LOOKING FORWARD: Member for Maranoa Bruce Scott said 2013 held big things for the electorate.

Photo Contributed
LOOKING FORWARD: Member for Maranoa Bruce Scott said 2013 held big things for the electorate. Photo Contributed

Scott calls for more support for drought-hit farmers

IF YOU eat food and wear clothes, Federal LNP Member for Maranoa Bruce Scott has implored you to be involved in the debate and support farming families facing drought during his passionate speech made in Parliament.

As the only Queensland Federal MP west of the Great Dividing Range, Mr Scott spoke of family financial and mental angst as drought grips the entire Maranoa electorate.

"If people eat food in this nation, they should be engaged in this debate, because our agricultural sector produces the food and fibre that we all enjoy in bountiful amounts in Australia, as well as clean, green, healthy food," Mr Scott said.

"In terms of the agricultural sector, it's the largest manufacturing sector in Australia. If you look at the workforce from the start through the processes and the people who are engaged in agriculture - transport and processing through to exporting - the agricultural sector is the largest manufacturing sector in Australia.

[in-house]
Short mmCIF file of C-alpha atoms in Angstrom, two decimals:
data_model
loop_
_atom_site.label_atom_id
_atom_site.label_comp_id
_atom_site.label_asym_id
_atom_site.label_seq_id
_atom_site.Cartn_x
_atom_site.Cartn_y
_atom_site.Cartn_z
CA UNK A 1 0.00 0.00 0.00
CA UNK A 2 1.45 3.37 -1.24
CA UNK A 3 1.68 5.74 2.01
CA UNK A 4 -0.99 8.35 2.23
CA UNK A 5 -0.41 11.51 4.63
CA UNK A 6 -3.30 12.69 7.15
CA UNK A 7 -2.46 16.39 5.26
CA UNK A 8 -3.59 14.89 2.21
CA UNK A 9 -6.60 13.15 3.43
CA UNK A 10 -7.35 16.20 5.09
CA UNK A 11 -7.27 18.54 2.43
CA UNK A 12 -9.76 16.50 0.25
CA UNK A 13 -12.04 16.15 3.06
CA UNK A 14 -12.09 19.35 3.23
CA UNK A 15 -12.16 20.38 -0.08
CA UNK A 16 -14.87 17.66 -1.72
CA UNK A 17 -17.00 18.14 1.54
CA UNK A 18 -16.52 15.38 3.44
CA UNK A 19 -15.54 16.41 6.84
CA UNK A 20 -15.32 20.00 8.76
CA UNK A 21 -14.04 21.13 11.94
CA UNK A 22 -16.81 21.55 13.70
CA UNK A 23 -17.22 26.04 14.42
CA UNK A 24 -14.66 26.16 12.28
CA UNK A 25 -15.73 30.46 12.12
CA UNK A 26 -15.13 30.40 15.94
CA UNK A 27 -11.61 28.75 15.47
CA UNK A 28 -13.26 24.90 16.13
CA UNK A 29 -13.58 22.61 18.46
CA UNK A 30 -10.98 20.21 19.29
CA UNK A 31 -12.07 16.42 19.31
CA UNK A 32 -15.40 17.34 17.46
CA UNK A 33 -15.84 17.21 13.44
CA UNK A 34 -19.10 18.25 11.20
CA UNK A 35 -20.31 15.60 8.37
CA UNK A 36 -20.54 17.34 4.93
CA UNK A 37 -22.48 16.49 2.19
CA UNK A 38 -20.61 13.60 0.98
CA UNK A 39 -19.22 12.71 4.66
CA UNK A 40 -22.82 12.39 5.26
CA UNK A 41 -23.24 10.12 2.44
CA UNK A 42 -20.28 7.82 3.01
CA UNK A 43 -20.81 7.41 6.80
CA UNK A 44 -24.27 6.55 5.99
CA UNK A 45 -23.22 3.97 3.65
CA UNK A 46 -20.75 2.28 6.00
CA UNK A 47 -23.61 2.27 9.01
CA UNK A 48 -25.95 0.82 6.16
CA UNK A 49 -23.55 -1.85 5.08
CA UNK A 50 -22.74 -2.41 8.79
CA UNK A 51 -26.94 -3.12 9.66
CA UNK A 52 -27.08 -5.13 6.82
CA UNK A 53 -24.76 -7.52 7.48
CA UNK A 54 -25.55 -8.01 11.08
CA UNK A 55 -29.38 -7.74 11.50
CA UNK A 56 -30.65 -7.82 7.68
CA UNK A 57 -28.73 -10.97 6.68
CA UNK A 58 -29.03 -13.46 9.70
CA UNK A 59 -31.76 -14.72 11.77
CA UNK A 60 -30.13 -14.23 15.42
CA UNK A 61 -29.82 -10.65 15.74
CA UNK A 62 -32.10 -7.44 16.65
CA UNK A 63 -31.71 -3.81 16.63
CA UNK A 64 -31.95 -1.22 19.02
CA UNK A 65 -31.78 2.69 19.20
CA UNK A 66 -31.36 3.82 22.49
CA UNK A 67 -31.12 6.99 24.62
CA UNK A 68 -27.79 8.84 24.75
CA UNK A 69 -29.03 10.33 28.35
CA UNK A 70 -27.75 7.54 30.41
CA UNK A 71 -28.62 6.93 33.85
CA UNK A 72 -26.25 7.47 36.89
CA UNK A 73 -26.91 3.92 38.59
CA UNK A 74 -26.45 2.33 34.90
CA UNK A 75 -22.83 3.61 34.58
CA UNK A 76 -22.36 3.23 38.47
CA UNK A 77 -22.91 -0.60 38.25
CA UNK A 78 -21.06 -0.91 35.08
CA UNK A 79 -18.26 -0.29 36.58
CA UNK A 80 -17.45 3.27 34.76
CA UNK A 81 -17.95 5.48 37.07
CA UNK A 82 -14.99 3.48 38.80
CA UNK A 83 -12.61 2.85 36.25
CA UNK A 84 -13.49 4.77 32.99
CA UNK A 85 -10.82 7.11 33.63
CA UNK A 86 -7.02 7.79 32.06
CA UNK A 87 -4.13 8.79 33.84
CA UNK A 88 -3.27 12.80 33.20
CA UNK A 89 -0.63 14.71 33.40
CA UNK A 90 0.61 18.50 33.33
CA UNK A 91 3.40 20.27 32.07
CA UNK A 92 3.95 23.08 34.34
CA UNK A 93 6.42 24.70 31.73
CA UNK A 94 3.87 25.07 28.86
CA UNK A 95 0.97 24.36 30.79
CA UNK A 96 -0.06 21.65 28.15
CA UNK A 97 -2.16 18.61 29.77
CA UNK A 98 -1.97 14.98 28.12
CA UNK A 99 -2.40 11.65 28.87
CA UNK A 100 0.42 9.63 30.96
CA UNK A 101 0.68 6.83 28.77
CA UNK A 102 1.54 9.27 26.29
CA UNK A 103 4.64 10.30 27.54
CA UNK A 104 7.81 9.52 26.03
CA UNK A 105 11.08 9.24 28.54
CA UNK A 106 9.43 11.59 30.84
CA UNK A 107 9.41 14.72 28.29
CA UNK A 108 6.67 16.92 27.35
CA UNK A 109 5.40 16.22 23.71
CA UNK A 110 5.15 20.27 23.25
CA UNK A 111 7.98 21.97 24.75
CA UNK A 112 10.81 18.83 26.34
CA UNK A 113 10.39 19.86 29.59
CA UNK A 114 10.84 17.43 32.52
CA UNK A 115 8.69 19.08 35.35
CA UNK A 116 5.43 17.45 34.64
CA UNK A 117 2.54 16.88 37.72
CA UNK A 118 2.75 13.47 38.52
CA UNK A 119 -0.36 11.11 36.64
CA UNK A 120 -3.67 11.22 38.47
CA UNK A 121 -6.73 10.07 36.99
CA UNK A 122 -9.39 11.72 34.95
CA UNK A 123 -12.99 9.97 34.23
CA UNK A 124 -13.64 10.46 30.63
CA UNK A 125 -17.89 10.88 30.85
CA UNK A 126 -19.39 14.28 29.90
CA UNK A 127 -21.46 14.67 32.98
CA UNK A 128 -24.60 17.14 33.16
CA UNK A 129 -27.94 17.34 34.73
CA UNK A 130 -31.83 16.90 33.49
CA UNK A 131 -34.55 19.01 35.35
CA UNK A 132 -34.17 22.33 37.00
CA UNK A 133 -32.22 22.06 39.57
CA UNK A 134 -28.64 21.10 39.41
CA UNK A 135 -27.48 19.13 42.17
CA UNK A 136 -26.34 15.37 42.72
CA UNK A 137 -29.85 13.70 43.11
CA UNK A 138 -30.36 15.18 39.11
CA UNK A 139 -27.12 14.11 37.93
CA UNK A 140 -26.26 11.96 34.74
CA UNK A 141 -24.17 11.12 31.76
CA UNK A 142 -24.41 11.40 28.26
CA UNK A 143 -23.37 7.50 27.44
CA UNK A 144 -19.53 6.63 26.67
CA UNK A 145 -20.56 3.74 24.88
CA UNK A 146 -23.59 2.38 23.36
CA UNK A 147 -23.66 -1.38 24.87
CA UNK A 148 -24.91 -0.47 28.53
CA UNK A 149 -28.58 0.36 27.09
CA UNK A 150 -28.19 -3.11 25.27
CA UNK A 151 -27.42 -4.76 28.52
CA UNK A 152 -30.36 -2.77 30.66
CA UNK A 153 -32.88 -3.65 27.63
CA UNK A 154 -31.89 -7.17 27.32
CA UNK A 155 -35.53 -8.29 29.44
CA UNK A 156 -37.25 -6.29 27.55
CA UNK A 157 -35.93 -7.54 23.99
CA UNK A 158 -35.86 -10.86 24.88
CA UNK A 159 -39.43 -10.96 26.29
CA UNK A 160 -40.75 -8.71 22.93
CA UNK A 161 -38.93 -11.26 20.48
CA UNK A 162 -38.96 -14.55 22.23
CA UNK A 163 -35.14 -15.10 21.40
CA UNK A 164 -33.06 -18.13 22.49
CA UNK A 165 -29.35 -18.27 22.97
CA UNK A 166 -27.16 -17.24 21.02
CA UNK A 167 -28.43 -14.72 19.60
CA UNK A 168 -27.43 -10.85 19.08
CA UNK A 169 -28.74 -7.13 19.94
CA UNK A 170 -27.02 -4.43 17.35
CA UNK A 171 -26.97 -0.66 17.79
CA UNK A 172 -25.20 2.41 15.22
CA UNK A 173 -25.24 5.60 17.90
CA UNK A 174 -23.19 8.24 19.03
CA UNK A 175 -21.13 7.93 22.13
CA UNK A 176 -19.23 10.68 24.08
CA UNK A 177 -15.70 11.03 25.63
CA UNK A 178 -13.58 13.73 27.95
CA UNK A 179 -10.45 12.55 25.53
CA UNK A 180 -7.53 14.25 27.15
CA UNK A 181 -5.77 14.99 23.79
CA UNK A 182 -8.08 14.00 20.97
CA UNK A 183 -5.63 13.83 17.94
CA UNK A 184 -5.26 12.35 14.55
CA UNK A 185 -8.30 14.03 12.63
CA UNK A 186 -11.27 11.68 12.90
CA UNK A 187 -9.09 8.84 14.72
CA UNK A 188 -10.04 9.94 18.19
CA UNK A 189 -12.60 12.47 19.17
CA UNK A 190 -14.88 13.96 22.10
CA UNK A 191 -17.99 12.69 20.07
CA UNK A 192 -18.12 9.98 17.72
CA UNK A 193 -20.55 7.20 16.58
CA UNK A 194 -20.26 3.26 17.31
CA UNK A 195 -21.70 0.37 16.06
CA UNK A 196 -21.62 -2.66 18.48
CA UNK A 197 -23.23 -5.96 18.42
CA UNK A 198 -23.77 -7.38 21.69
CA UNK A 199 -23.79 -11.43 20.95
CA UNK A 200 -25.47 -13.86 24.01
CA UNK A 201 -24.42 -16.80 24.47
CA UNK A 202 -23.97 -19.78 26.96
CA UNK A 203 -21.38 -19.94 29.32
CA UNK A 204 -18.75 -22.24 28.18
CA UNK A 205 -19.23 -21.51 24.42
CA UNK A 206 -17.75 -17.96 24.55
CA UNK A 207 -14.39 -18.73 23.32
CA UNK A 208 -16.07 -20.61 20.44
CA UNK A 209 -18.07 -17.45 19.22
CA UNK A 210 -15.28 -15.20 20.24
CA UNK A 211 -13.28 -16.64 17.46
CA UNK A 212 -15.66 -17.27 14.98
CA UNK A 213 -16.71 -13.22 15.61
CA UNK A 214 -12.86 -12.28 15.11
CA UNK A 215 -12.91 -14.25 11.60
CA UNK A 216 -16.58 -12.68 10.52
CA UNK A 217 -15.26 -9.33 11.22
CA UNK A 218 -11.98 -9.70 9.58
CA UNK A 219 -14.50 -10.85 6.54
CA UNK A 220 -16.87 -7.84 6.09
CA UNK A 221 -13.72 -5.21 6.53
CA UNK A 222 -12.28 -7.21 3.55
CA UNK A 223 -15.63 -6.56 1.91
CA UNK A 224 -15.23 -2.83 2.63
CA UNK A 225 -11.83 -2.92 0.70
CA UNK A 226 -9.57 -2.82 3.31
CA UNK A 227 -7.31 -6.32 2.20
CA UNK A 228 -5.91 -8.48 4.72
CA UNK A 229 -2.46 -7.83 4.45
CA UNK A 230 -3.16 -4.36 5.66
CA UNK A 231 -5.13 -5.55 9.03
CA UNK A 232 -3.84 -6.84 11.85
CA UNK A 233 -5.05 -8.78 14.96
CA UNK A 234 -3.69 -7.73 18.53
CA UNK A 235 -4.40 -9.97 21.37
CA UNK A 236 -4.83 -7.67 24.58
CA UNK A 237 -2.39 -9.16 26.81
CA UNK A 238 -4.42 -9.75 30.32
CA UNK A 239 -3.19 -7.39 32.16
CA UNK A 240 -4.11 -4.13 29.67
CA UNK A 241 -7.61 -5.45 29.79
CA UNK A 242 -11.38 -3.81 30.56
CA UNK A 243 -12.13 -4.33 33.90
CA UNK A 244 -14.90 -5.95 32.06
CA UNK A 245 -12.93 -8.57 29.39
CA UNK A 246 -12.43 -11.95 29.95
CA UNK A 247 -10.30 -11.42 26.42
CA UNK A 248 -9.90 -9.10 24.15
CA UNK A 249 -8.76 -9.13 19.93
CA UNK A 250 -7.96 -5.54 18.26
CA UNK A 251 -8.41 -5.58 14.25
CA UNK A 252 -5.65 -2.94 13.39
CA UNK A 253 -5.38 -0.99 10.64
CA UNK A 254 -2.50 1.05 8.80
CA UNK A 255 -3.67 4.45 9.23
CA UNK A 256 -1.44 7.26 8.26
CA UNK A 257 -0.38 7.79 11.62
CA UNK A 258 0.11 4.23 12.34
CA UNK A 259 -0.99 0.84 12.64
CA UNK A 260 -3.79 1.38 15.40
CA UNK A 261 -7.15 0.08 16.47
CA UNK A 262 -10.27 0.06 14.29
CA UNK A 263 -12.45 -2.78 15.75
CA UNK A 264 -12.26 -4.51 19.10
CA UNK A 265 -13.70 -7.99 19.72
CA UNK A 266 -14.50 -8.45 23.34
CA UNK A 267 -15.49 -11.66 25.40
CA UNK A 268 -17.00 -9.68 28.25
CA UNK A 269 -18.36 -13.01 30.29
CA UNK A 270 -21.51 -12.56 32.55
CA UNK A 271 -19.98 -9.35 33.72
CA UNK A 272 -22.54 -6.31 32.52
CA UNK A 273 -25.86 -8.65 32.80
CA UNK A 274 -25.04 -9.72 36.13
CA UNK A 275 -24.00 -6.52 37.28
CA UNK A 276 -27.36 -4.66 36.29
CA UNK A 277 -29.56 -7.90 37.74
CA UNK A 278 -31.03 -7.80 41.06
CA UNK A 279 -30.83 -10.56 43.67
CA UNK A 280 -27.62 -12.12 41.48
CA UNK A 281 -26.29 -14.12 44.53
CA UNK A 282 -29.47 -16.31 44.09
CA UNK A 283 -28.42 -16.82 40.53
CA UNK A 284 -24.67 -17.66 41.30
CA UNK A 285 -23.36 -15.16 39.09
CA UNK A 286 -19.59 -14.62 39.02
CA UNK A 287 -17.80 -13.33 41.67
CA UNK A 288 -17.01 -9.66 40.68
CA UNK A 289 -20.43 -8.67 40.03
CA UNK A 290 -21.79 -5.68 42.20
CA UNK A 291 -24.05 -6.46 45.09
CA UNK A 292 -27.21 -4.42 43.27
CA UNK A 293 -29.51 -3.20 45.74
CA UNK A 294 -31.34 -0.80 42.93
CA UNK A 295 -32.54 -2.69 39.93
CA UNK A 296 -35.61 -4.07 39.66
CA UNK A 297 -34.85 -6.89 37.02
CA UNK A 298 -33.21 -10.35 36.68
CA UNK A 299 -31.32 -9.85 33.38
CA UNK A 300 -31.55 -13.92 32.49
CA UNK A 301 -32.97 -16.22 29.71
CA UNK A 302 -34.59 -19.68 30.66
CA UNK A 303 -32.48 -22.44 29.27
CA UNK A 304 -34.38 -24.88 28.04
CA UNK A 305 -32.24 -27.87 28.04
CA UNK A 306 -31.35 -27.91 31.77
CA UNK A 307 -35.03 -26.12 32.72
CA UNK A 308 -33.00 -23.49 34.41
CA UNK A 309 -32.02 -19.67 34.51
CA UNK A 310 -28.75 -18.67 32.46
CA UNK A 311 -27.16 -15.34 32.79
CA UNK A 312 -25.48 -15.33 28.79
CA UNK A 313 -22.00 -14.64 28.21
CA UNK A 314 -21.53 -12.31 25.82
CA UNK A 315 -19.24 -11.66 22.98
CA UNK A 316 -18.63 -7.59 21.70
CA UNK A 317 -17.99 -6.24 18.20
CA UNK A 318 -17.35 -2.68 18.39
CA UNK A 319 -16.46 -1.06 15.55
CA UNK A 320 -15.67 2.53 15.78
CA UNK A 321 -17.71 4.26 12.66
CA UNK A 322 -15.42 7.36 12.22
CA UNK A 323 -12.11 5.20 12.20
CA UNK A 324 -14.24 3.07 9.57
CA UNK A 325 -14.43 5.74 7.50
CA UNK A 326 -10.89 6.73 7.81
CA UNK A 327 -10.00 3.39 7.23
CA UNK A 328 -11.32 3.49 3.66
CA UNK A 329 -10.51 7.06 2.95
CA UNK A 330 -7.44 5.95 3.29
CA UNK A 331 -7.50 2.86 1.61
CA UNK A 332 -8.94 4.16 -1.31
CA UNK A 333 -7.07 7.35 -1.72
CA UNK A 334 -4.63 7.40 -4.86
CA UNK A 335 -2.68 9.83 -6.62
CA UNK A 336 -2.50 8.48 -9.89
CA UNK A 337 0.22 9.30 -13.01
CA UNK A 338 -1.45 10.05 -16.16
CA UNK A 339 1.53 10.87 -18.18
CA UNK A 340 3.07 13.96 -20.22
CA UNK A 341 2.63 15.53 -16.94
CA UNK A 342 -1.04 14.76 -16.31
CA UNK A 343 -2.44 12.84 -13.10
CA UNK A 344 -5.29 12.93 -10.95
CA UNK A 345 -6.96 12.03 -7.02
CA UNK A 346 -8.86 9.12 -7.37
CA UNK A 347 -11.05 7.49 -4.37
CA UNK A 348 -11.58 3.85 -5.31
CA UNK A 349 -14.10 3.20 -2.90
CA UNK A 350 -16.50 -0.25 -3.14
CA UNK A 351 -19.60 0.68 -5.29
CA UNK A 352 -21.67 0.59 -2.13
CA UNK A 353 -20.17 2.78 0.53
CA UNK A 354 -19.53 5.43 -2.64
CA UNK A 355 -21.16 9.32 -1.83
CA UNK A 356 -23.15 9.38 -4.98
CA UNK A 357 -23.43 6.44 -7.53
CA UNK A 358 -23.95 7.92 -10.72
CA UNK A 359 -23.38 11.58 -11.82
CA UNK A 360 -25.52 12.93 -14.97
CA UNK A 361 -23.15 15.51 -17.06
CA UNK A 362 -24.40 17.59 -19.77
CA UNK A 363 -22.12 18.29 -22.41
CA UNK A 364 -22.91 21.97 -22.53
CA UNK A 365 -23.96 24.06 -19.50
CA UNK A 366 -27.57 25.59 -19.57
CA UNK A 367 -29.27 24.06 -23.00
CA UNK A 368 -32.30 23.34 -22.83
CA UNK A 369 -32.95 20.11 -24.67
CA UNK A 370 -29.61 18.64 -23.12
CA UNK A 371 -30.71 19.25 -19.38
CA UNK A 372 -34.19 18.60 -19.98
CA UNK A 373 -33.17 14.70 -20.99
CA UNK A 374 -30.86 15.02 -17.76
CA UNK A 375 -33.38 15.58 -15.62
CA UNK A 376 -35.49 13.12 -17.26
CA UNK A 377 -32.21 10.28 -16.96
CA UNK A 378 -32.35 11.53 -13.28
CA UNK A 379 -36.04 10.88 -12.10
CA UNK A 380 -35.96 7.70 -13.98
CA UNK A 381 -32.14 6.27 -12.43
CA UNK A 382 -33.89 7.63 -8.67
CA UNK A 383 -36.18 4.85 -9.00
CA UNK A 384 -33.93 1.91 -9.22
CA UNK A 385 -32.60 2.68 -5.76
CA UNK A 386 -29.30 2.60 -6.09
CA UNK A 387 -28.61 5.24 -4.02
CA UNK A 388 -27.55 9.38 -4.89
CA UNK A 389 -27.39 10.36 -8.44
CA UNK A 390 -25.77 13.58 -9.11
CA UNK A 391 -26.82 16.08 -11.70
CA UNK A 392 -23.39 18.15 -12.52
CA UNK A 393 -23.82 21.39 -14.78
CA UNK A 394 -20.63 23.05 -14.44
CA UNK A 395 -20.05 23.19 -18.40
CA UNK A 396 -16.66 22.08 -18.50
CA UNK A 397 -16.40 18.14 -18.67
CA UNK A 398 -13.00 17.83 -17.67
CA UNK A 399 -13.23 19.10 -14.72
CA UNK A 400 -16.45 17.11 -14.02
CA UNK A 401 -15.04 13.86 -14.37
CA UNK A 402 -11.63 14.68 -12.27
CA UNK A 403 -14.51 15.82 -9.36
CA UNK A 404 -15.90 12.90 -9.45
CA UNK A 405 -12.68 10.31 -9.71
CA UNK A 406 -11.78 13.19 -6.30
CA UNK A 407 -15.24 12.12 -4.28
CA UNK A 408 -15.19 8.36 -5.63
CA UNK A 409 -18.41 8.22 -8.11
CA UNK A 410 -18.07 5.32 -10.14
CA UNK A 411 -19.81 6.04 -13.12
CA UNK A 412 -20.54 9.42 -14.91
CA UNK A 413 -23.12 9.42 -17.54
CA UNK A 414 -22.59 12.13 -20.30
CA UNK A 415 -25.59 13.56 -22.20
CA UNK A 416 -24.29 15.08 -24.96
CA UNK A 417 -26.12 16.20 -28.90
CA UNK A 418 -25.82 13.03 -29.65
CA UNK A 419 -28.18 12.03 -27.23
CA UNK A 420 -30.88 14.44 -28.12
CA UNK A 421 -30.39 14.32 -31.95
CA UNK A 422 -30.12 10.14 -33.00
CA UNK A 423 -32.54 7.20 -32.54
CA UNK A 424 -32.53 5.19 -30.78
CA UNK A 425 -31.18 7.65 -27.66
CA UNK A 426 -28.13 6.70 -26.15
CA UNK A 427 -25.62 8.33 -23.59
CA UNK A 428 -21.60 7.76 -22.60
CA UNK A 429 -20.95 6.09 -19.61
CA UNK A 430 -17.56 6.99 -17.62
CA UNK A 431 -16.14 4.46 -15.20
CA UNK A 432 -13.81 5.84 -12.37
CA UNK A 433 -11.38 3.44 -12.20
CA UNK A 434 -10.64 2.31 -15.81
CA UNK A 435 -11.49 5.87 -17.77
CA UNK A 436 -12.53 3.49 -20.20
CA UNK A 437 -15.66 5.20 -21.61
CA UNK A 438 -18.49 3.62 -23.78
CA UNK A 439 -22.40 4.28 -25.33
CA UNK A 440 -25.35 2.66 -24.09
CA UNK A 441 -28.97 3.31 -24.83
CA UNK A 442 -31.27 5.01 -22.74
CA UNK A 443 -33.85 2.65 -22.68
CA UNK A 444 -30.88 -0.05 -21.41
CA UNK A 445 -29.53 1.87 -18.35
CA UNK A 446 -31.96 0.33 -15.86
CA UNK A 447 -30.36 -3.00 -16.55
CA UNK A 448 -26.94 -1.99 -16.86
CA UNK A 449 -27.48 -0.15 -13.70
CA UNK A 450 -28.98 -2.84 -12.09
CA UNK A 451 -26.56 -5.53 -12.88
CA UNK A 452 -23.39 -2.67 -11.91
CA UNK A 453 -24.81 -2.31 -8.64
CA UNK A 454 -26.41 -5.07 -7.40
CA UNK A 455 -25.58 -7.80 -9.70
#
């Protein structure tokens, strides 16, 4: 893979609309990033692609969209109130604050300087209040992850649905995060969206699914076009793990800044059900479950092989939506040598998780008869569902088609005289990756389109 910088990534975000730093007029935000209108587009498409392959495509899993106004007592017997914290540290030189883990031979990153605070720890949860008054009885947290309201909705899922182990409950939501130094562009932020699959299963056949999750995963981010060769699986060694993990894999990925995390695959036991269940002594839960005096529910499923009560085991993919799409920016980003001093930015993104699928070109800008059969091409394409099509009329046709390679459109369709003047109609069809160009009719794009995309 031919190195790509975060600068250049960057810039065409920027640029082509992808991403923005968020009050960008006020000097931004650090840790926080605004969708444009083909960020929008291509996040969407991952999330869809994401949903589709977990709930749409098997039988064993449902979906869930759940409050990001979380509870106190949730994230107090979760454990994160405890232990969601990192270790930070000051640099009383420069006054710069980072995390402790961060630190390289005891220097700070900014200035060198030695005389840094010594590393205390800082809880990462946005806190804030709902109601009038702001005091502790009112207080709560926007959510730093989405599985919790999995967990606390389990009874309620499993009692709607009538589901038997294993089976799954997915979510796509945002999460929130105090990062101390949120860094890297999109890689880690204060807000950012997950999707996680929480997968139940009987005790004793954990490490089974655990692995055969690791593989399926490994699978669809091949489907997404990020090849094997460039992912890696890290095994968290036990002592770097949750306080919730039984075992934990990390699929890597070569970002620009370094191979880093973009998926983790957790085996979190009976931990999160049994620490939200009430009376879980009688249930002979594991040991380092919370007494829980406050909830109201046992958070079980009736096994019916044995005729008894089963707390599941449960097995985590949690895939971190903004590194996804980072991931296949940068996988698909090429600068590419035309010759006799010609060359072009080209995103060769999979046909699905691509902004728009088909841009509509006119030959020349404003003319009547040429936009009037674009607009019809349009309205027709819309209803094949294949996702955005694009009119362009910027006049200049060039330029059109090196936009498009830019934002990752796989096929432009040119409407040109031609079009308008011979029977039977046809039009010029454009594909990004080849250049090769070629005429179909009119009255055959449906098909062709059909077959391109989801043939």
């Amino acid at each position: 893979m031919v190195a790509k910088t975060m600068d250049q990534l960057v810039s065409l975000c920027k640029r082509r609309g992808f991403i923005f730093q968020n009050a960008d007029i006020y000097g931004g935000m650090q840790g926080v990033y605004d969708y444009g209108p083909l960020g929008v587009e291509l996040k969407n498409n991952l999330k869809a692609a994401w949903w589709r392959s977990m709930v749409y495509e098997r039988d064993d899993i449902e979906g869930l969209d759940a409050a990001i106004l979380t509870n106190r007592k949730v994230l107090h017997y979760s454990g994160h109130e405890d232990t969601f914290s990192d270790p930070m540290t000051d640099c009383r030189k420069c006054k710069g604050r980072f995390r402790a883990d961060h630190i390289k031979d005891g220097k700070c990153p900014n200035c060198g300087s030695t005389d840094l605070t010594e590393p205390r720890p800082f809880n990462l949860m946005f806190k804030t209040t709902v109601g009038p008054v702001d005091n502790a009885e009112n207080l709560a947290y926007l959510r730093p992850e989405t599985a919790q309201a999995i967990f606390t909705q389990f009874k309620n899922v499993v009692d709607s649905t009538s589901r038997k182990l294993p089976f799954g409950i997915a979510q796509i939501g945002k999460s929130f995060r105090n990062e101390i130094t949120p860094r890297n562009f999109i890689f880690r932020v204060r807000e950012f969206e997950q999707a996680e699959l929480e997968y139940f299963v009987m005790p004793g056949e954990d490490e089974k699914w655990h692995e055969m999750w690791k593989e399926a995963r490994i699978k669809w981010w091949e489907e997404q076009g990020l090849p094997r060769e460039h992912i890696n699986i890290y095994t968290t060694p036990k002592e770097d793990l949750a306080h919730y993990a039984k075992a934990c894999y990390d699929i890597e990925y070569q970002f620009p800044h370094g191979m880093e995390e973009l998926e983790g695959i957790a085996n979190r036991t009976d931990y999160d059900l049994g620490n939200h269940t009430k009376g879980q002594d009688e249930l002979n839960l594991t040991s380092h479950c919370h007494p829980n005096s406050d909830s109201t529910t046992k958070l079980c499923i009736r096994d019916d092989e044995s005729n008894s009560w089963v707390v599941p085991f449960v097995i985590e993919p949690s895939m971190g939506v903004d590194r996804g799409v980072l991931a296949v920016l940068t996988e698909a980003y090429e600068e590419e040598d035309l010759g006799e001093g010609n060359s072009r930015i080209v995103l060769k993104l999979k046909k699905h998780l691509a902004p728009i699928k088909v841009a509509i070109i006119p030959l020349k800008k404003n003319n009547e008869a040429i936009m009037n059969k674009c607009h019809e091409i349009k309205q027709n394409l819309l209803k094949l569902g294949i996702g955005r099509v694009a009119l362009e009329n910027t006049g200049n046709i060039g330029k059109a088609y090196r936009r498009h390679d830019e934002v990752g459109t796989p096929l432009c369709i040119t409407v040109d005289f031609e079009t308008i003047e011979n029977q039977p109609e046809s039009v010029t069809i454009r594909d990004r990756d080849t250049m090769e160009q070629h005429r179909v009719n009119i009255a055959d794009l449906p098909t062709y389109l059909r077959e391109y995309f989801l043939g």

"The problem when we came to government was there was no drought policy - Labor had got rid of the policy that existed over many years.

"Exacerbating this, in many parts of my electorate, was the callous way Labor banned the export of live cattle. This has had a significant impact on capital values of land across northern Australia moving into the western parts of the Maranoa electorate.

"There is no cash on the land out there in these pastoral areas which are totally destocked and it's important to note that $1 earned on a pastoral property is $4 that circulates in the community."

Mr Scott said this week's rural debt forum - held in Parliament House with beef industry and rural sector representatives, banks and government officials - was a step in the right direction where financial institutions accepted the correlation between debt, drought and the live cattle export ban.

"The banks have, at long last, accepted that, whilst there is not a debt crisis per se across all of rural Australia's agricultural sector, there are hotspots of debt exacerbated by drought and also the ban on the export of live cattle," he said.



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